Oral Health Group
Feature

Walkerton water worries keep the topic up front

September 1, 2000
by R.A. Clappison, DDS, FRCD(C)


With the number of deaths as high as 11, illness in the thousands and numerous business establishments seriously affected, nation-wide attention has been drawn to the problem of the safety of drinking water in this Ontario town of approximately 5,000 residents. The culprit was not the usual E. Coli but a lethal strain named Eshericha coli 0157:H7, an organism found in the digestive tracts of healthy cattle. The source is claimed to be contaminated surface water seeping into the town’s water source. Surveys of high density cattle presence has shown that areas with the highest number of cattle had the highest rates of E. Coli 0157 infection. High density farming found in “Feedlot Alley” in Alberta produces untreated waste from 1.3 million animals that equals human sewage from an urban population of eight million people.

In spite of not having any relationship to contaminated dental unit waterlines this tragedy can renew a topic patients may wish to discuss with their dentist or dental staff.

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It is most reassuring to be able to inform a patient that your office follows the recommended guidelines that maintain adequate sanitation of your dental unit water lines. In addition, how effective it is to be able to accurately state that water samples are tested twice monthly by a reputable analytical laboratory and the data is promptly reported to you.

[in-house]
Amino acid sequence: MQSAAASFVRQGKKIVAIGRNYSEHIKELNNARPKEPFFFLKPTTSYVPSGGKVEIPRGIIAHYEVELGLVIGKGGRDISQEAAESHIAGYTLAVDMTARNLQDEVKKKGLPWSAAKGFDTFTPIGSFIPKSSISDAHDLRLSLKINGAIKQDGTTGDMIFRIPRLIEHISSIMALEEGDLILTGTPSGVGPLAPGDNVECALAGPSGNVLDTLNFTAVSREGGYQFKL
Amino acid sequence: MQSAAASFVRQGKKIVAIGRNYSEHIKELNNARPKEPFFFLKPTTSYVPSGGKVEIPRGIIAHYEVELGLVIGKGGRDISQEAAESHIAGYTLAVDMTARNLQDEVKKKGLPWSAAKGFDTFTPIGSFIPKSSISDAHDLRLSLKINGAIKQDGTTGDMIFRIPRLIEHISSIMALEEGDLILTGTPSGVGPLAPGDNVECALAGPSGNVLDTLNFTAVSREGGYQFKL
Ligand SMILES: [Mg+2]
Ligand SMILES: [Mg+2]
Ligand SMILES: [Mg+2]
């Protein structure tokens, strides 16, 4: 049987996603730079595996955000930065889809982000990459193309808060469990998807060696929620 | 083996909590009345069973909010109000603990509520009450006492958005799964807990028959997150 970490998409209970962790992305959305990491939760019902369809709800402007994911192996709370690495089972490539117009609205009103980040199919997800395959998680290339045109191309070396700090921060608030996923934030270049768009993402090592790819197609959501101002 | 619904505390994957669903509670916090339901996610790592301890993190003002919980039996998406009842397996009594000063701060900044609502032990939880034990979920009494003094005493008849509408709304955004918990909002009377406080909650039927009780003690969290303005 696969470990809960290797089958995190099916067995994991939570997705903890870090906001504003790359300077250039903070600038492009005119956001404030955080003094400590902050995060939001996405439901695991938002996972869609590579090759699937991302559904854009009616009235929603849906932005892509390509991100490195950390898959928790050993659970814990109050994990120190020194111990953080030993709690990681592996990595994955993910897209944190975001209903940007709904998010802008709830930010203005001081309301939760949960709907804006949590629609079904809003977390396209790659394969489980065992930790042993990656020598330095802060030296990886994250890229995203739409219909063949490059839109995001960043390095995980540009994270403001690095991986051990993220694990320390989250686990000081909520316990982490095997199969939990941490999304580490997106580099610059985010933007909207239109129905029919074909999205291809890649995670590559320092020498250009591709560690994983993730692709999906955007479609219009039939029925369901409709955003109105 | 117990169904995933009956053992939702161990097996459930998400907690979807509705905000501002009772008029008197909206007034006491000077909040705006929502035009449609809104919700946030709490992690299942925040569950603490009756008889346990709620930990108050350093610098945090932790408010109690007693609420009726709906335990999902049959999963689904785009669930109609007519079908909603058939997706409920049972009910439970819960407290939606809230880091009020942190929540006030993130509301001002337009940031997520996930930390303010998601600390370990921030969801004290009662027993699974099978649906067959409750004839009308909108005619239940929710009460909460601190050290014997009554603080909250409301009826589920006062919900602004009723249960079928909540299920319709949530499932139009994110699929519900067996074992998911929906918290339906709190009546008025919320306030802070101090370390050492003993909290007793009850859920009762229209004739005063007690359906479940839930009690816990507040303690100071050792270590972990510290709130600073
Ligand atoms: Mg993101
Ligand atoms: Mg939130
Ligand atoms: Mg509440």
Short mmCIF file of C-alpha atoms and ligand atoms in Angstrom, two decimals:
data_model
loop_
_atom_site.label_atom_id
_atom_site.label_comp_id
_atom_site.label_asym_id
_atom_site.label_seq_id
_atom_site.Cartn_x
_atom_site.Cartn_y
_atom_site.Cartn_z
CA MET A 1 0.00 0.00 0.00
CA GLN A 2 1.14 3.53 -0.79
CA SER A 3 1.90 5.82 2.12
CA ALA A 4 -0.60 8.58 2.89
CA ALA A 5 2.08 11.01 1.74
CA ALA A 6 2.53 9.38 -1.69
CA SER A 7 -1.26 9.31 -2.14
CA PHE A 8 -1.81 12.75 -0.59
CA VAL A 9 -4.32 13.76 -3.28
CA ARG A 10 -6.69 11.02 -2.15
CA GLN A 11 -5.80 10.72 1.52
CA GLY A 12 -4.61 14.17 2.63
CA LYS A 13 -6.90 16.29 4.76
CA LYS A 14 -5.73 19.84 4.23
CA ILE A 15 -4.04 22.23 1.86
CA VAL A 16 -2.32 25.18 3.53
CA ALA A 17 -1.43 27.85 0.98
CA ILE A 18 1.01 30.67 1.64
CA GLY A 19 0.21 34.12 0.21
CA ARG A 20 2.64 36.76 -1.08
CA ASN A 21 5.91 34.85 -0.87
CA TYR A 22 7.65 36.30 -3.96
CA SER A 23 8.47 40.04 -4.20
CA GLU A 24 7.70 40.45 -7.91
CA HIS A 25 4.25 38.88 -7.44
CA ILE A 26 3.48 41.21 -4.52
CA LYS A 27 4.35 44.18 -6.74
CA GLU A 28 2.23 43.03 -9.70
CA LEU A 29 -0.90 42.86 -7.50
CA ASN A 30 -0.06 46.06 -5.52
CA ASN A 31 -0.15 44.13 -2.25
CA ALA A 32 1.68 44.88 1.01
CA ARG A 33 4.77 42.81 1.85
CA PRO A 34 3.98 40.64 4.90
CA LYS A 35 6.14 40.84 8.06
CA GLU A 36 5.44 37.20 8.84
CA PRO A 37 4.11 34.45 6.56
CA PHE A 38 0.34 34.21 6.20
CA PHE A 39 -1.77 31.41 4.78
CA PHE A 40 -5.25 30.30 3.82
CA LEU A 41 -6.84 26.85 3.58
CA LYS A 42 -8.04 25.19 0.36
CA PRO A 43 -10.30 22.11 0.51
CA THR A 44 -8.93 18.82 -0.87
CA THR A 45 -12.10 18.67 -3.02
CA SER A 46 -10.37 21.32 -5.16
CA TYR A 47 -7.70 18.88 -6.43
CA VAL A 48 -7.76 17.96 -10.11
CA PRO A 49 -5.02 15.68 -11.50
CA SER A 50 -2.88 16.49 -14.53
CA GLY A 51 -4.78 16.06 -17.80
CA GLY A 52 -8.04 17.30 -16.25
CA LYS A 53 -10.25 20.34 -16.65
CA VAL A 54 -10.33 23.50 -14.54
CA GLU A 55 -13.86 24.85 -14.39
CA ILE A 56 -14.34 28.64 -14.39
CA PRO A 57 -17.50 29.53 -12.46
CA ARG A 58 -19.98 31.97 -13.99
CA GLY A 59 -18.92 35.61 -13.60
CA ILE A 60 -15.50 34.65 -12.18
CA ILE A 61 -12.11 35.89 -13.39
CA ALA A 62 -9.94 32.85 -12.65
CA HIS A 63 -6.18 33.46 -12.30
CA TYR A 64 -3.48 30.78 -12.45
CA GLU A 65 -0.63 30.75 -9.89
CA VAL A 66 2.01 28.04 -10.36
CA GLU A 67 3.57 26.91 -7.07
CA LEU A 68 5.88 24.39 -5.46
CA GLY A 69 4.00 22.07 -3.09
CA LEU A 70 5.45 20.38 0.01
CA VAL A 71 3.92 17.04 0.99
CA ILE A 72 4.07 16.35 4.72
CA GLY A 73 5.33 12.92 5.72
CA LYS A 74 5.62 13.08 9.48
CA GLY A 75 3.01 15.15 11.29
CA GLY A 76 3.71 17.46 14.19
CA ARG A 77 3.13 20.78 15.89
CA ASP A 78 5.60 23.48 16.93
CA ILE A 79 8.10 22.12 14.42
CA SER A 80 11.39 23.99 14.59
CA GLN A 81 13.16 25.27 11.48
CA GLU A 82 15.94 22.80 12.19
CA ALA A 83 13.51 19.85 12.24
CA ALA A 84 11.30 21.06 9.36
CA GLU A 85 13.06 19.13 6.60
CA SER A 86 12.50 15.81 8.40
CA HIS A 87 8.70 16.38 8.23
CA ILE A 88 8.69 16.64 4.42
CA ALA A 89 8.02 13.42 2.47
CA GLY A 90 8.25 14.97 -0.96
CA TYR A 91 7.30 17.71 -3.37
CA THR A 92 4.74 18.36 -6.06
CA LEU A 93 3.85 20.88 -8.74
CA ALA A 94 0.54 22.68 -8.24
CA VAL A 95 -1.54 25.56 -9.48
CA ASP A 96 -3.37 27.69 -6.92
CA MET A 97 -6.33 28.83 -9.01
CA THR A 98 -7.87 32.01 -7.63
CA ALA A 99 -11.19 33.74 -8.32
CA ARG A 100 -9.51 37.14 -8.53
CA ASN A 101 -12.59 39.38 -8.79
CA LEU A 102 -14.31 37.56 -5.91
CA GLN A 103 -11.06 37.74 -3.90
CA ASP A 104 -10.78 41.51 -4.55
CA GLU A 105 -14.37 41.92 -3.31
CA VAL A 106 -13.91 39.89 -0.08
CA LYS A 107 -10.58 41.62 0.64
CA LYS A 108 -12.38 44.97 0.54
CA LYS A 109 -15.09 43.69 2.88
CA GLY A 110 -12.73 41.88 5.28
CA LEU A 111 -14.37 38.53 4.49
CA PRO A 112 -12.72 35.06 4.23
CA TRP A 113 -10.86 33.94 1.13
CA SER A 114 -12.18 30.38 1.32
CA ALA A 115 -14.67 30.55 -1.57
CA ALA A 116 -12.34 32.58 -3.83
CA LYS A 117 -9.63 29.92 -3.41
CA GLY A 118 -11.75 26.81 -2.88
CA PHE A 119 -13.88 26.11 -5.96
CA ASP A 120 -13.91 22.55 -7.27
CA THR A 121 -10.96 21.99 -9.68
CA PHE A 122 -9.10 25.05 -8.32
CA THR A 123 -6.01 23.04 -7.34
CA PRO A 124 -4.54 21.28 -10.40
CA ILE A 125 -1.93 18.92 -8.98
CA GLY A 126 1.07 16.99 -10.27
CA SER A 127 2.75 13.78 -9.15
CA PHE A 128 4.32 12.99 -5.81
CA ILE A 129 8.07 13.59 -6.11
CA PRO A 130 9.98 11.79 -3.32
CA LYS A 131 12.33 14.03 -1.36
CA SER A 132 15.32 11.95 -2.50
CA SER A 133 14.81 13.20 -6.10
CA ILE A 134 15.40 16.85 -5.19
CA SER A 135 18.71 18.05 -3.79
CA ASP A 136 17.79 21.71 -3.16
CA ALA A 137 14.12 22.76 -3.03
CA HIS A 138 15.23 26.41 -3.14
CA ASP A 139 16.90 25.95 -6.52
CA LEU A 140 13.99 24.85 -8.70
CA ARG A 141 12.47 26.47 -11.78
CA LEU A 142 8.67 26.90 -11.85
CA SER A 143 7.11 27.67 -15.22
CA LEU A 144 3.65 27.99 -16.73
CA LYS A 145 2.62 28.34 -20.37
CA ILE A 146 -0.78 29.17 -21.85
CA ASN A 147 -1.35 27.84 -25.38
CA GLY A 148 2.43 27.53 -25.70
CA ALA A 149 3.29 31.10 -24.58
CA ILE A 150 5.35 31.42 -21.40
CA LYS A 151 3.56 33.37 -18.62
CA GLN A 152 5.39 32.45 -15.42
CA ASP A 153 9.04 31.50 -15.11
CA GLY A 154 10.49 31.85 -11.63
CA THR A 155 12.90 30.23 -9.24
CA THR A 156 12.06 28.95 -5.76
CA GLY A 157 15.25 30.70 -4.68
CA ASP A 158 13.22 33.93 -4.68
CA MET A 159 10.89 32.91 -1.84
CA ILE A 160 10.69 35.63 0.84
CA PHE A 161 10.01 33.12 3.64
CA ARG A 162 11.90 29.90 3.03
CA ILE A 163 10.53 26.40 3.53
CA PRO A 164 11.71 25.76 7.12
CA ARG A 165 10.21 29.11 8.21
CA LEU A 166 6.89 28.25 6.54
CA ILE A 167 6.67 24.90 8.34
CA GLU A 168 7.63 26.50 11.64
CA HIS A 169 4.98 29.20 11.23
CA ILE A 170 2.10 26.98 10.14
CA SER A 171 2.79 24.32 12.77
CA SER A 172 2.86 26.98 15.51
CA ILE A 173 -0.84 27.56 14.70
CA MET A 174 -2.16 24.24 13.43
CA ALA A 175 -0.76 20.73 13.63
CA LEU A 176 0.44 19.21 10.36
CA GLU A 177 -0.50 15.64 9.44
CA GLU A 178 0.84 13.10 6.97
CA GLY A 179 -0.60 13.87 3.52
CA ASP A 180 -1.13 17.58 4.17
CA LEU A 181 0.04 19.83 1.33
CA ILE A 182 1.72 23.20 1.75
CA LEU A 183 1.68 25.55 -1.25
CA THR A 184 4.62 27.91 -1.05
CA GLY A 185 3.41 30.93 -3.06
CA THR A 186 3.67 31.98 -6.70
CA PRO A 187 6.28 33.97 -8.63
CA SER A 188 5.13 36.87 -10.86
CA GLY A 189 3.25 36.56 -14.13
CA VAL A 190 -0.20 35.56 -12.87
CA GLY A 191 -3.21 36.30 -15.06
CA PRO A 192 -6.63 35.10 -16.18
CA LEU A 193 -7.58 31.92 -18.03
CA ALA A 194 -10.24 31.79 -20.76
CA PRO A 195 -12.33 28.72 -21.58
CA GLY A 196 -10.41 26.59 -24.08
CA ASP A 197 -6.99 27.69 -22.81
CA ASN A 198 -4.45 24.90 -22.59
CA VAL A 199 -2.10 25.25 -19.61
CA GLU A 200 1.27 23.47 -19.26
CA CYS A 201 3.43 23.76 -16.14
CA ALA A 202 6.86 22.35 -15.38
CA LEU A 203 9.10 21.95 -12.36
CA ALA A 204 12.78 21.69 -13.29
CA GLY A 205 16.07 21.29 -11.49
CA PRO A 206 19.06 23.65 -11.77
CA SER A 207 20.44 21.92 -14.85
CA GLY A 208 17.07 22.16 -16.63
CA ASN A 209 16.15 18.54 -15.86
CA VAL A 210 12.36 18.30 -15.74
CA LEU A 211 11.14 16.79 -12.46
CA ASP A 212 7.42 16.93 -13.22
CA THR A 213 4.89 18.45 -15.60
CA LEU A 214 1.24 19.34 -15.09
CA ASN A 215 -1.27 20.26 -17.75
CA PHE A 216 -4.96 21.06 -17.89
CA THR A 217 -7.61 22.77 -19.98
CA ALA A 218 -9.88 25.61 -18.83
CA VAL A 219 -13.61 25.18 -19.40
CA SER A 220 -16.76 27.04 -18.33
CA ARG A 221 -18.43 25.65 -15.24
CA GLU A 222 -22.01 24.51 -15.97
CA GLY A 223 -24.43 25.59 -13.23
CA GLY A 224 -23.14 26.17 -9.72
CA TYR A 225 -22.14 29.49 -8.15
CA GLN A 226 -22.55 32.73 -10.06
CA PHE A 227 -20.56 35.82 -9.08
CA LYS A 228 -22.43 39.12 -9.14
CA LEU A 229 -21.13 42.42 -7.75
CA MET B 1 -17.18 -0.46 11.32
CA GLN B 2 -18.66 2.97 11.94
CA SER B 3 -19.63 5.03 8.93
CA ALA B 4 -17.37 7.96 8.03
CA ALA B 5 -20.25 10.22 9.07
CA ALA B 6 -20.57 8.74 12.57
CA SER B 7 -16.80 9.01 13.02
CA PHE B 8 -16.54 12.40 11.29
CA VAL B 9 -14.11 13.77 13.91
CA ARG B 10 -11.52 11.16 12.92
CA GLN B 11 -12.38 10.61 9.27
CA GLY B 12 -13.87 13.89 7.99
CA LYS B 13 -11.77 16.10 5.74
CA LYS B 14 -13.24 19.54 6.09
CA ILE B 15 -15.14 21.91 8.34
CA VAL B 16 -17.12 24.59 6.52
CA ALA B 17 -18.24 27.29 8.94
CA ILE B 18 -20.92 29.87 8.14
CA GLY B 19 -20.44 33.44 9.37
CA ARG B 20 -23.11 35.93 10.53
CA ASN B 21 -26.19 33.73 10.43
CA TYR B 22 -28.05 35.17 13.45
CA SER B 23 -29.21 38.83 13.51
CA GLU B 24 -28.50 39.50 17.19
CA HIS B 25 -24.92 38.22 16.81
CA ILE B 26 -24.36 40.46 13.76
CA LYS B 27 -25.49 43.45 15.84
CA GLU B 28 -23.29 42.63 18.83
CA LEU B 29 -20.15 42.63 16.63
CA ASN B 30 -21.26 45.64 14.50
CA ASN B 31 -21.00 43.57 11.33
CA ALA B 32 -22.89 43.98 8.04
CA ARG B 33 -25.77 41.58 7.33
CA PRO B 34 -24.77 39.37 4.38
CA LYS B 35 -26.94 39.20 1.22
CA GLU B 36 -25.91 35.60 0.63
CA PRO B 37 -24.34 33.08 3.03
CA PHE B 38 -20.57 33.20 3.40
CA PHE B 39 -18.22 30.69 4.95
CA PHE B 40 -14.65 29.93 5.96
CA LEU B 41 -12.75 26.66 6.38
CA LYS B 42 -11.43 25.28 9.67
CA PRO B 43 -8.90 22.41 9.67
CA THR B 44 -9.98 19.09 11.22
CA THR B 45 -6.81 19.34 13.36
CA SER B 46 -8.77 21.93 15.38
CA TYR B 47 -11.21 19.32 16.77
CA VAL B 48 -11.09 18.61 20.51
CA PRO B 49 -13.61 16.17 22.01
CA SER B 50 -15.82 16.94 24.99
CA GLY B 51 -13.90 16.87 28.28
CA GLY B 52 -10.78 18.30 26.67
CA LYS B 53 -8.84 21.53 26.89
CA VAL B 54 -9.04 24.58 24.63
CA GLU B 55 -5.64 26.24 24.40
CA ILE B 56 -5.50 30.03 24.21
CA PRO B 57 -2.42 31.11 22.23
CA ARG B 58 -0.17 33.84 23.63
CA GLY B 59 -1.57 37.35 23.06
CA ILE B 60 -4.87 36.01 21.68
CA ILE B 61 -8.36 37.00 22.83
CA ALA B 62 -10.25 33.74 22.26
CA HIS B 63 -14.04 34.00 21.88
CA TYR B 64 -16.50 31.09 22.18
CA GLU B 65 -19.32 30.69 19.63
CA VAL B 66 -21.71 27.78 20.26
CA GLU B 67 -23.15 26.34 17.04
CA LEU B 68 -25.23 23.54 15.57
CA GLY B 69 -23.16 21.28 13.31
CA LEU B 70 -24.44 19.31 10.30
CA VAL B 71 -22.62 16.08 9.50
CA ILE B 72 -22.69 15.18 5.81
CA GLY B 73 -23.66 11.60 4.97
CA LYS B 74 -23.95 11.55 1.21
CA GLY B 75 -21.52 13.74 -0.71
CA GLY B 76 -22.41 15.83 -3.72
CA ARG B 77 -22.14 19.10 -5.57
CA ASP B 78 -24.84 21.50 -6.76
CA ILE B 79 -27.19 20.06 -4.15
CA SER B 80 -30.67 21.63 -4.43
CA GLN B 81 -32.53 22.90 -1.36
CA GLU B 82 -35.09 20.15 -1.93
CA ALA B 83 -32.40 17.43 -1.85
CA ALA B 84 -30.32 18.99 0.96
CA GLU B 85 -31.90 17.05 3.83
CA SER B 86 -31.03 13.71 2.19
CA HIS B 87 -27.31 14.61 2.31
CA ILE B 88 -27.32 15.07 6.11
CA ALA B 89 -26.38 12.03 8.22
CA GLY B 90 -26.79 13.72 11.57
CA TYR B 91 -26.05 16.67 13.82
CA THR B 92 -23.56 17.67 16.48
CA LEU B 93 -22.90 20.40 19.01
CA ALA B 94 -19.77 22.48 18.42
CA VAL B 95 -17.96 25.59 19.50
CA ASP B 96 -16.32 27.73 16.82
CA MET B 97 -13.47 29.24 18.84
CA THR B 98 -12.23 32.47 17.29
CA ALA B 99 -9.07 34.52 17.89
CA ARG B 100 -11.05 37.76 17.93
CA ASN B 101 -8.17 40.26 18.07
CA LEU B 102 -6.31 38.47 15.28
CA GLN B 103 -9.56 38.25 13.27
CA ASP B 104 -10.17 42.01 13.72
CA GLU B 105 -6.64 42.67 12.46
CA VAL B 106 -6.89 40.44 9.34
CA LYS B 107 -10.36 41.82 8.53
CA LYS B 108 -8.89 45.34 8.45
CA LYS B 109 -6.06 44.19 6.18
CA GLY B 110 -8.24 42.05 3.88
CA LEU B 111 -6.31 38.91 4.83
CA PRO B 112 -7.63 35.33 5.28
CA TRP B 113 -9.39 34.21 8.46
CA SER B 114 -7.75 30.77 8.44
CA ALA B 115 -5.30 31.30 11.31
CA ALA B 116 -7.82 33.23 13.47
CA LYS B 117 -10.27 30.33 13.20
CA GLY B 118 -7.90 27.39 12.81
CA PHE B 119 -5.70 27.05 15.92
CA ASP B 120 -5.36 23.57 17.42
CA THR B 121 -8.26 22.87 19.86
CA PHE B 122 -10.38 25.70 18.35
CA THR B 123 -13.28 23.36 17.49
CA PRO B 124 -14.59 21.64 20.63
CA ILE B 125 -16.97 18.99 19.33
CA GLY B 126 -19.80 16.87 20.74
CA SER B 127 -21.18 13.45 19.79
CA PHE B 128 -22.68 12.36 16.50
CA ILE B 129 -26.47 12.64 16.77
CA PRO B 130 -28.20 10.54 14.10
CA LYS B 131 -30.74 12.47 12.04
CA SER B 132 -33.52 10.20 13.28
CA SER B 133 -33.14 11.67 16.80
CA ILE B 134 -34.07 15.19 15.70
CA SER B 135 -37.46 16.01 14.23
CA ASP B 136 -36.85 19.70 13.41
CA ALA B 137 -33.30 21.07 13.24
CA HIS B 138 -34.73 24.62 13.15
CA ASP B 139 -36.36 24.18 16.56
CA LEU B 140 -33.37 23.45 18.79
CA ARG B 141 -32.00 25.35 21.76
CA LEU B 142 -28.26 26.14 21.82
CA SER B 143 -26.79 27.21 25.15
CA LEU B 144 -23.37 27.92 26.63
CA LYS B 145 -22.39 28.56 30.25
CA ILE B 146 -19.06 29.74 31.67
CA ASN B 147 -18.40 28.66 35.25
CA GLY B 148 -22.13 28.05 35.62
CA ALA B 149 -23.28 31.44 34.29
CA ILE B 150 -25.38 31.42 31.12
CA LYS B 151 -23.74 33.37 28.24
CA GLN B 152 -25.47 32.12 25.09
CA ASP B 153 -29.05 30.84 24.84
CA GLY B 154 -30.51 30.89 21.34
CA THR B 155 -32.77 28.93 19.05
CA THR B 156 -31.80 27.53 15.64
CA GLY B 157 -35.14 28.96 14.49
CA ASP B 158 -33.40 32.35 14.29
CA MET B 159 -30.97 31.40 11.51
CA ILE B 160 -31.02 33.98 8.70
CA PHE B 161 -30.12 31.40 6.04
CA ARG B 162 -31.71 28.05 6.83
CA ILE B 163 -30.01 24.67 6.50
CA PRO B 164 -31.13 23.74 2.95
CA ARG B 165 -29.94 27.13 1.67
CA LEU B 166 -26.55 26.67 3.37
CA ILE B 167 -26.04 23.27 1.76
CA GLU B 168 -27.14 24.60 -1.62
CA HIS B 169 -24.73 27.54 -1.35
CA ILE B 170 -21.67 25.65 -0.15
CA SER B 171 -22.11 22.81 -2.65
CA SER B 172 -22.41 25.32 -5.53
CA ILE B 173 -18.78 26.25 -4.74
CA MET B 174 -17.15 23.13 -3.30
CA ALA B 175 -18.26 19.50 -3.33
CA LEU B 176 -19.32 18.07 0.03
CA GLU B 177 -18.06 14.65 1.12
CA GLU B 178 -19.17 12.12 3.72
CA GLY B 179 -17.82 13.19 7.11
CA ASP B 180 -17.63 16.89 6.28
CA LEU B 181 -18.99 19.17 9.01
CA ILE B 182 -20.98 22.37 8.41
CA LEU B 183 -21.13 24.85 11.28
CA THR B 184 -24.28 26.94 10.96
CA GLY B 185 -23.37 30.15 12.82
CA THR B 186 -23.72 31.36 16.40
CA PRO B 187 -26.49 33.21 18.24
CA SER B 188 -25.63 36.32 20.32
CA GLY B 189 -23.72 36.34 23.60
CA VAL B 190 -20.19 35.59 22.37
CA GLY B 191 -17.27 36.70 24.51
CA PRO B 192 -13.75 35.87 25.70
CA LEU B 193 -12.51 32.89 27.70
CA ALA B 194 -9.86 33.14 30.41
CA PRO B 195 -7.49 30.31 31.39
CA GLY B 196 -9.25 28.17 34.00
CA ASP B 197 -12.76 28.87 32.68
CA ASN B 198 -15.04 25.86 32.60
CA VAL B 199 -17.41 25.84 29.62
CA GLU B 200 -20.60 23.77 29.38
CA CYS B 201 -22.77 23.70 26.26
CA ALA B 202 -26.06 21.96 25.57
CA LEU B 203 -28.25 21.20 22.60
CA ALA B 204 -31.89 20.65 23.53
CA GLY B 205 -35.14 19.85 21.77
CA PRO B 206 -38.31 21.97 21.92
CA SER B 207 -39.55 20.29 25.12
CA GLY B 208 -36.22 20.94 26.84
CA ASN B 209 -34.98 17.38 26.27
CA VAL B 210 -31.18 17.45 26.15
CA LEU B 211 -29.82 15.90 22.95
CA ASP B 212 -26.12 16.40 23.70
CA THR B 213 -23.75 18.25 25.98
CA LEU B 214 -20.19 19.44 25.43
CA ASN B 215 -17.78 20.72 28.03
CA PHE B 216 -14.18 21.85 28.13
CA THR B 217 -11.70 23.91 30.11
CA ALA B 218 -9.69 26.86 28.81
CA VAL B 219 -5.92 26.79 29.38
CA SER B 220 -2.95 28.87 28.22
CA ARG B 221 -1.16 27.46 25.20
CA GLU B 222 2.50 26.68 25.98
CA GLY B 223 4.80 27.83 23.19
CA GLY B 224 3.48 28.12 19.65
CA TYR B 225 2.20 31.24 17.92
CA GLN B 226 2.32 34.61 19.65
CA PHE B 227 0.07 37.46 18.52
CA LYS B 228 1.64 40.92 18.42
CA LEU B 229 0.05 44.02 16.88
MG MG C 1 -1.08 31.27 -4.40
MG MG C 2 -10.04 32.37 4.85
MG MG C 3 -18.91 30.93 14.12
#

You or your staff member could quickly point out that:

1.The lines are flushed for at least two minutes (minimal).

2.100-mL of water is collected in a sterile sample vial.

3.Sodium thiosulphate is in the sample vial to counter the effects of the chlorine.

4.The samples are temporarily stored in the refrigerator and kept chilled during delivery to the laboratory by the use of freezer bags.

5.The laboratory then incubates the sample at 350C for 48 hours using an R 2A/spread plate method or on a Plate Count Agar/pour plate. They are both accurate.

6.The colonies are counted at 48 hours. Some laboratories read them again at 72 hours and some again at seven days. The results are promptly sent to the office and major problems are reported instantly. An unexpected high count can occur from a blob of biofilm coming loose and messing up your sample but that’s the way with biofilms.

Being a part of the above scenario endows you and your staff with a rightful sense of pride and satisfaction in that you are doing all you can to provide your patients with clean dental unit water. If you are not, this beneficial attitude can easily be attained by contacting analytical laboratories such as Micrylium; Microbex; E-3 Laboratory Services, Niagara-on-the-Lake, ON, other local analytical laboratories, your dental or medical faculty or your Ministry of Health.

REFERENCES

1.Walkerton Becomes Premier’s Waterloo, National Post, June 9, 2000, Page A10

2.When Water Kills, Andrew Nikiforuk. Macleans, June 12, 2000, Page 21

3.An Evaluation of Sampling and Laboratory Procedures for Determination of Heterotrophic Plate Counts in Dental Unit Waterlines, Noce L., DiGiovanni D., Putnins E.E., EJCDA Website: www.cda-adc. Cda/j’cda/vol-66/issue-2/262-.html

4.Festin, Jane C. – Microbex Laboratories

5.Swift, Dean – Micrylium Laboratories

6.Oatley, Jason – E-3 Laboratories


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